January 19, 2018

Establishing Outcome Measures for Volunteer Involvement

Establishing Outcome Measures for Volunteer Involvement

Executives develop strategic plans with goals and objectives for all organizational programs, projects, and services and should expect volunteers to work toward those just as employees do. But it is helpful to consider exactly what you expect volunteer involvement to accomplish in any period. There is no reason to let abounding gratitude for donated volunteer time restrain an organization from setting standards of achievement. In fact, volunteers usually prefer to have some way to assess their service contribution.

In developing initial and then ongoing goals and objectives, bigger is not always better. Having “more” volunteers this year than last year does not self-evidently mean better service delivery or greater impact. Some organizations would actually be better off cutting their volunteer corps in half and holding those remaining to higher standards! The number of volunteers needed is a strategy determined by expectations of productivity….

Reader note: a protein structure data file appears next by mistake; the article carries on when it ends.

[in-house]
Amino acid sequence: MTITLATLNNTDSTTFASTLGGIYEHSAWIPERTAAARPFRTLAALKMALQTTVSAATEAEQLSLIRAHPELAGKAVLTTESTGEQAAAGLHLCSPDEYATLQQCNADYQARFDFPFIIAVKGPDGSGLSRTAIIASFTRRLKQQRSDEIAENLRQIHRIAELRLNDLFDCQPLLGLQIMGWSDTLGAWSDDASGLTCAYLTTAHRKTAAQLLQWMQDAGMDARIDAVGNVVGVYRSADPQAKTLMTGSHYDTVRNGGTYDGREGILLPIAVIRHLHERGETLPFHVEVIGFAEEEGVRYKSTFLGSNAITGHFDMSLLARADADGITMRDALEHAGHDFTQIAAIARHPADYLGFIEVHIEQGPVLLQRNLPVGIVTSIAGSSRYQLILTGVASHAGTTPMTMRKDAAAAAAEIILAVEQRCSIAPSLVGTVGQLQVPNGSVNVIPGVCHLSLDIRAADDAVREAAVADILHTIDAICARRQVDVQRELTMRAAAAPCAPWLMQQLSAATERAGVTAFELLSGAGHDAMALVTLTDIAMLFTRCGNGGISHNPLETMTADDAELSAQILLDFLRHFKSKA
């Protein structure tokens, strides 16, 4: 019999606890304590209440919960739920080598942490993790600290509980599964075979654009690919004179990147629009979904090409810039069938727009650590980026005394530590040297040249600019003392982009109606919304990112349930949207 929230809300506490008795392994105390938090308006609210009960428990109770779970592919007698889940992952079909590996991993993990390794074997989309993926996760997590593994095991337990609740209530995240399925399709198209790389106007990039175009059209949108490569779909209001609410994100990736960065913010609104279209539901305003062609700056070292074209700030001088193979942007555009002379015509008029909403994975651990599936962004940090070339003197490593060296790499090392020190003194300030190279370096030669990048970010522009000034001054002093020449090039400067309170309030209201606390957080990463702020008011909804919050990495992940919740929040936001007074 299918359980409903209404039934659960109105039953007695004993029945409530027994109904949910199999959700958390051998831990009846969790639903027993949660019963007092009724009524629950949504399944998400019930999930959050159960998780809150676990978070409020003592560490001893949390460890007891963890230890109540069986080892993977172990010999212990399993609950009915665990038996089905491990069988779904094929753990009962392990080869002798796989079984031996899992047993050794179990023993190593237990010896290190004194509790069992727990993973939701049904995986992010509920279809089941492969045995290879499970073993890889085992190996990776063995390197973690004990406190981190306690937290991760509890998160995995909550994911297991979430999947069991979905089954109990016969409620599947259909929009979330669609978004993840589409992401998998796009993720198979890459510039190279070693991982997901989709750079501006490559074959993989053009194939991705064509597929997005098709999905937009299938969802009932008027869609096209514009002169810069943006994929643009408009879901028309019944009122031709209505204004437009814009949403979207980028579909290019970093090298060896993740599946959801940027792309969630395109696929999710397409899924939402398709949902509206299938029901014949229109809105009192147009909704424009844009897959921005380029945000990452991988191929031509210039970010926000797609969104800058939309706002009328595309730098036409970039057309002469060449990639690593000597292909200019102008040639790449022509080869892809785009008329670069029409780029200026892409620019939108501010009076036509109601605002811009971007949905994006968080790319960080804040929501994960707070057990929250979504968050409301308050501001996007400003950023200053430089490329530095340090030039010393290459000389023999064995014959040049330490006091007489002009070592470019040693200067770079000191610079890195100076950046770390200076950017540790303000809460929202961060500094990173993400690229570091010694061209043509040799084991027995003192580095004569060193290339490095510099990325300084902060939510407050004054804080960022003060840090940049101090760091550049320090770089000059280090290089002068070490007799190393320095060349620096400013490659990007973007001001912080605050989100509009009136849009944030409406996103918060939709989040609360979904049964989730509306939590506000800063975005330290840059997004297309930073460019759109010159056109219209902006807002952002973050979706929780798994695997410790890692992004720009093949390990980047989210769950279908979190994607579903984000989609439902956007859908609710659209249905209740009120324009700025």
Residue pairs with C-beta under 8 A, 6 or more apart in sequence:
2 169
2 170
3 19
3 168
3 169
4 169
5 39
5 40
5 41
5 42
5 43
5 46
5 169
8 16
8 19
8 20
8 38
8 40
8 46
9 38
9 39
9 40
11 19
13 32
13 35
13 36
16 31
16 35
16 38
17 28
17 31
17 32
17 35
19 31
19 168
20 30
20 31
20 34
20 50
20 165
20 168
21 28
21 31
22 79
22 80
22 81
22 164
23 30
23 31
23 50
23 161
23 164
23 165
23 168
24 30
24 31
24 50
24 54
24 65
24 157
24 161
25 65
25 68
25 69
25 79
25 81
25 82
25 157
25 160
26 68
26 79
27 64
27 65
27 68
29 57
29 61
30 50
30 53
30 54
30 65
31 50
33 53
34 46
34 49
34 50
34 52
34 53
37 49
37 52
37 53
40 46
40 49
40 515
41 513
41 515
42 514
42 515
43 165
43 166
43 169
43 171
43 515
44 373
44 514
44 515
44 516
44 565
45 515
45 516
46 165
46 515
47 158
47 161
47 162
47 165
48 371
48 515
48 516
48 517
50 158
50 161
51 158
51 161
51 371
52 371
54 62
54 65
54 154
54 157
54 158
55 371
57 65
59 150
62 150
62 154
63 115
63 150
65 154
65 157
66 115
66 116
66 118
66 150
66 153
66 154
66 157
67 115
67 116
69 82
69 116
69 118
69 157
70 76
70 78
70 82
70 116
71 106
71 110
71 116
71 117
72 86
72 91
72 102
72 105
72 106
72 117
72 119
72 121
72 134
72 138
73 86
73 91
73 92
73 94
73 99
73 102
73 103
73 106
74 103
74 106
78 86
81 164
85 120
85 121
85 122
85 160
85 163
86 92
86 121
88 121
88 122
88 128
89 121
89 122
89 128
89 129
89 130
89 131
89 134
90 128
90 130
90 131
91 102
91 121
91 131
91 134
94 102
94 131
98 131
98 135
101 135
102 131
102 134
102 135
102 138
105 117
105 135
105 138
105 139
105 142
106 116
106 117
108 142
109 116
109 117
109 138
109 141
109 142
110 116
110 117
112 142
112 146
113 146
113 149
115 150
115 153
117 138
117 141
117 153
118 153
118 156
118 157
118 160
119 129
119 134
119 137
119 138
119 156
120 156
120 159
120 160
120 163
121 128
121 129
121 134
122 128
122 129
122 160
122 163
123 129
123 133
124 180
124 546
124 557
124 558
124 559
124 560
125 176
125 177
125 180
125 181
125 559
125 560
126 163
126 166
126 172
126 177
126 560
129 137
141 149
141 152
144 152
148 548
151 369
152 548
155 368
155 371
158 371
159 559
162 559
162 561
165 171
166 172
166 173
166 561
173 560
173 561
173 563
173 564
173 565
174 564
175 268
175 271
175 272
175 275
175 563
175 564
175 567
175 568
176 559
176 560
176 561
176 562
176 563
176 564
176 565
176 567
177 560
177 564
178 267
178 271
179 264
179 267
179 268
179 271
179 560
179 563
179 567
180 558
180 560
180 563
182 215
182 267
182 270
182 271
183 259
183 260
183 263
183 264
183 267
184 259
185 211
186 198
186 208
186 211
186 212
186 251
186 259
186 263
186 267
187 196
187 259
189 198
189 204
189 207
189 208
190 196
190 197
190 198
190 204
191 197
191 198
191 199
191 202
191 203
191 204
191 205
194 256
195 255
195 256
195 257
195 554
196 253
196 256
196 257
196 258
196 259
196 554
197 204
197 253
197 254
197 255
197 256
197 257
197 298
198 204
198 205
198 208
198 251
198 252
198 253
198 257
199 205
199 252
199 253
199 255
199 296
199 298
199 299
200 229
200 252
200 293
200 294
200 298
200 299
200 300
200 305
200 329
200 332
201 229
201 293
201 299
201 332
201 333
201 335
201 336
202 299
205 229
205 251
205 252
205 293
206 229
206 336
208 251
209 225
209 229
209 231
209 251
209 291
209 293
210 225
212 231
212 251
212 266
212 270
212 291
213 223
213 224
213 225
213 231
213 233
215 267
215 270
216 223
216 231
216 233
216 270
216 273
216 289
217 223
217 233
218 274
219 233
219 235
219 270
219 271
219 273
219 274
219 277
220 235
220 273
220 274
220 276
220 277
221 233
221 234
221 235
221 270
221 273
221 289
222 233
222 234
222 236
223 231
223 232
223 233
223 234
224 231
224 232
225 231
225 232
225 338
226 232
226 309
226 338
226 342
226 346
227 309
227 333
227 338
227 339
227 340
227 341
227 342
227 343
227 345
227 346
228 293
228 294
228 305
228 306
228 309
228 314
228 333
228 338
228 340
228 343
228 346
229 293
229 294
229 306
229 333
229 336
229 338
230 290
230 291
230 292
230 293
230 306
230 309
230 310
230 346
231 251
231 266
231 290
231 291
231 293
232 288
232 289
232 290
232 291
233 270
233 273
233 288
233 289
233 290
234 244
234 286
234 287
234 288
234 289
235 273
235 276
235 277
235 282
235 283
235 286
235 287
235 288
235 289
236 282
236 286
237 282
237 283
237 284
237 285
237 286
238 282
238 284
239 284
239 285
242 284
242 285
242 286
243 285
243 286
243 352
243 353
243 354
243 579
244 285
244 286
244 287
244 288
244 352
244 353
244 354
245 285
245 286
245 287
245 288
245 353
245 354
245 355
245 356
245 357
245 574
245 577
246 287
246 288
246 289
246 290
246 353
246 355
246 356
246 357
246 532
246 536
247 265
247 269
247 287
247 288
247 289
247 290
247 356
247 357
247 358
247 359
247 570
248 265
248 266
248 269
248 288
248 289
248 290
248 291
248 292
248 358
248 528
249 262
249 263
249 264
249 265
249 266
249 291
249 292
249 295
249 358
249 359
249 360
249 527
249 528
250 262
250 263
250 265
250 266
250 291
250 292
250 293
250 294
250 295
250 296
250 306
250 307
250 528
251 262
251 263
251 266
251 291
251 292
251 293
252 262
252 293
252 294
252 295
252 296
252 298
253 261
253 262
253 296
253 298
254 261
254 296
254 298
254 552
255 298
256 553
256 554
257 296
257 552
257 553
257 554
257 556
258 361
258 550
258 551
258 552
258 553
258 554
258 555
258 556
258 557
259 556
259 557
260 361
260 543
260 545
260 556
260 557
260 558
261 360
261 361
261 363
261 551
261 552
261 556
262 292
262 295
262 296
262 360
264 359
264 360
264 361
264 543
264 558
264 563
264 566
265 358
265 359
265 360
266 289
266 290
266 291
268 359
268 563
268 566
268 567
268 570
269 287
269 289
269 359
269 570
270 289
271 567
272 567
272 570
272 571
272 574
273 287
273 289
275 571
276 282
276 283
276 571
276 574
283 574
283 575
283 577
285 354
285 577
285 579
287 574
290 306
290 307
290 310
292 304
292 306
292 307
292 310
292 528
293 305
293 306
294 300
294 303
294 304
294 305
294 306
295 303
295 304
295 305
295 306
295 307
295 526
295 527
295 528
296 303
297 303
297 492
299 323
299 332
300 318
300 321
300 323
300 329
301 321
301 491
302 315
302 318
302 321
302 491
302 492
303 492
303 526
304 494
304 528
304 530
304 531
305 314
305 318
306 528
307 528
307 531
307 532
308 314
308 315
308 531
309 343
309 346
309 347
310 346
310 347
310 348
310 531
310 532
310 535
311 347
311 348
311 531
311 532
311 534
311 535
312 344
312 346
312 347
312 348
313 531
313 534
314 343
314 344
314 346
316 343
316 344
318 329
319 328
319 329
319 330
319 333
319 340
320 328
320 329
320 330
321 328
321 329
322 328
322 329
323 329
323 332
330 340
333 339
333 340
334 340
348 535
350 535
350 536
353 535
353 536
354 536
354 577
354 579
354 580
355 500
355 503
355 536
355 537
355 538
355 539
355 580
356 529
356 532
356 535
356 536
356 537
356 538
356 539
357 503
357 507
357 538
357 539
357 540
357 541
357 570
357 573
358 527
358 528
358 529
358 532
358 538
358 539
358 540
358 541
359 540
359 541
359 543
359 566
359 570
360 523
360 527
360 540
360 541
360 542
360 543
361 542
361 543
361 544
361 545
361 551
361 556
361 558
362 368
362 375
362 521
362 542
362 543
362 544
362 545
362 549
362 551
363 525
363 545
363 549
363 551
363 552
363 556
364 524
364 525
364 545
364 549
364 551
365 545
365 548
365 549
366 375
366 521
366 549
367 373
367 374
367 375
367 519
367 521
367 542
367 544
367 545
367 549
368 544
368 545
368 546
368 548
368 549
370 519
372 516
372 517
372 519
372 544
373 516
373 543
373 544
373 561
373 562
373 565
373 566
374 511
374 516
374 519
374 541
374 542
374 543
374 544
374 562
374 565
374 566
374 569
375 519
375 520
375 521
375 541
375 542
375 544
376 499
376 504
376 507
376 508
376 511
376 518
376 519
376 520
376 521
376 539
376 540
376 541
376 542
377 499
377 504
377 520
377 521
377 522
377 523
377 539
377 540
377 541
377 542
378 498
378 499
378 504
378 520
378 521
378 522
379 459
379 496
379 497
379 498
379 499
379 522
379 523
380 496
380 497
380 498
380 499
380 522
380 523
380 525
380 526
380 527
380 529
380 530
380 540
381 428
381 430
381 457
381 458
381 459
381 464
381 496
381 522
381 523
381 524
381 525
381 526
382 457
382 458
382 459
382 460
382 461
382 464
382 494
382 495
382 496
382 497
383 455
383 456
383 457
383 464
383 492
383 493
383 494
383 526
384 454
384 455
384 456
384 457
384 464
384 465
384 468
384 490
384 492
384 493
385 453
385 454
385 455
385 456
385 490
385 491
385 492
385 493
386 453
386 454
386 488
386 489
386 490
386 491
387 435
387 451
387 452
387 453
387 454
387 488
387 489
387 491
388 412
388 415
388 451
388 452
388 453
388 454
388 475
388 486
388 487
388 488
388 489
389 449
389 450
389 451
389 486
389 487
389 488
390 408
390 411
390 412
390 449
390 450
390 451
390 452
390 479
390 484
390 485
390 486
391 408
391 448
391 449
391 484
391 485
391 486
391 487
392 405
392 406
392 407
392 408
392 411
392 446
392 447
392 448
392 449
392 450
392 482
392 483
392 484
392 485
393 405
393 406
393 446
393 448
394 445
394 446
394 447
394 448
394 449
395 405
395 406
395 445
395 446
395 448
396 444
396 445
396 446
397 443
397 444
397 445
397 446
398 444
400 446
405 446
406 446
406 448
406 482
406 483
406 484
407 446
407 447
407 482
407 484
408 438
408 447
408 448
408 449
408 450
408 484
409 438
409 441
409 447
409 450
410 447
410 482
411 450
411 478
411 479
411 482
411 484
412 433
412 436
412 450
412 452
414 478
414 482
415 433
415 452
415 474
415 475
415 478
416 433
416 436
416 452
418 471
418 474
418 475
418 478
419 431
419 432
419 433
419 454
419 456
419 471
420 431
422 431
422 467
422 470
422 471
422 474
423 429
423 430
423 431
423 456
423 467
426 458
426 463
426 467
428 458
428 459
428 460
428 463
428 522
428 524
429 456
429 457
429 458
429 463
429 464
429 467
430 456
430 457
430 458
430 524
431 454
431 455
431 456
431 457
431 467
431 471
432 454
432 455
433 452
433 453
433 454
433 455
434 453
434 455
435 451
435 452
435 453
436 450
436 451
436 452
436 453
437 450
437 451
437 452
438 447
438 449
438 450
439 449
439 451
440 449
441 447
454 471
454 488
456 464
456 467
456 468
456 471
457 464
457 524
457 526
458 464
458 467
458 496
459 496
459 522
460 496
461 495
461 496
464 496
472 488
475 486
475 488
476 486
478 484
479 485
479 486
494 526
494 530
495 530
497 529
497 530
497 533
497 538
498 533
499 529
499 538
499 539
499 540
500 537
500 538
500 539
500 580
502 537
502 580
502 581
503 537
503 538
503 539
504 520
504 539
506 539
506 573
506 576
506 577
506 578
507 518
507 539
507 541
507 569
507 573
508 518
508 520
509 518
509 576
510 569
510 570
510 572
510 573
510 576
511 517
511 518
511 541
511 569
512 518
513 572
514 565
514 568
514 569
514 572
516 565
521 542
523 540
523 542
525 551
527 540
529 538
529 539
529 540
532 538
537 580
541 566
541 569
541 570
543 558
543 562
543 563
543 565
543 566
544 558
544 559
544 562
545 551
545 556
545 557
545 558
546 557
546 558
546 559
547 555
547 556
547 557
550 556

Recognize, too, that the body count of how many people are in your volunteer corps does not translate into a standard number of hours contributed. Fifty volunteers each giving two hours a month provide the same output as five volunteers who can give twenty hours. The amount of effort necessary to recruit and support the larger number of volunteers is clearly much more intense, without the payback of more service. On the other hand, if your programmatic goal is community education, you may feel that getting fifty people to participate is more beneficial than just five. See? It depends.

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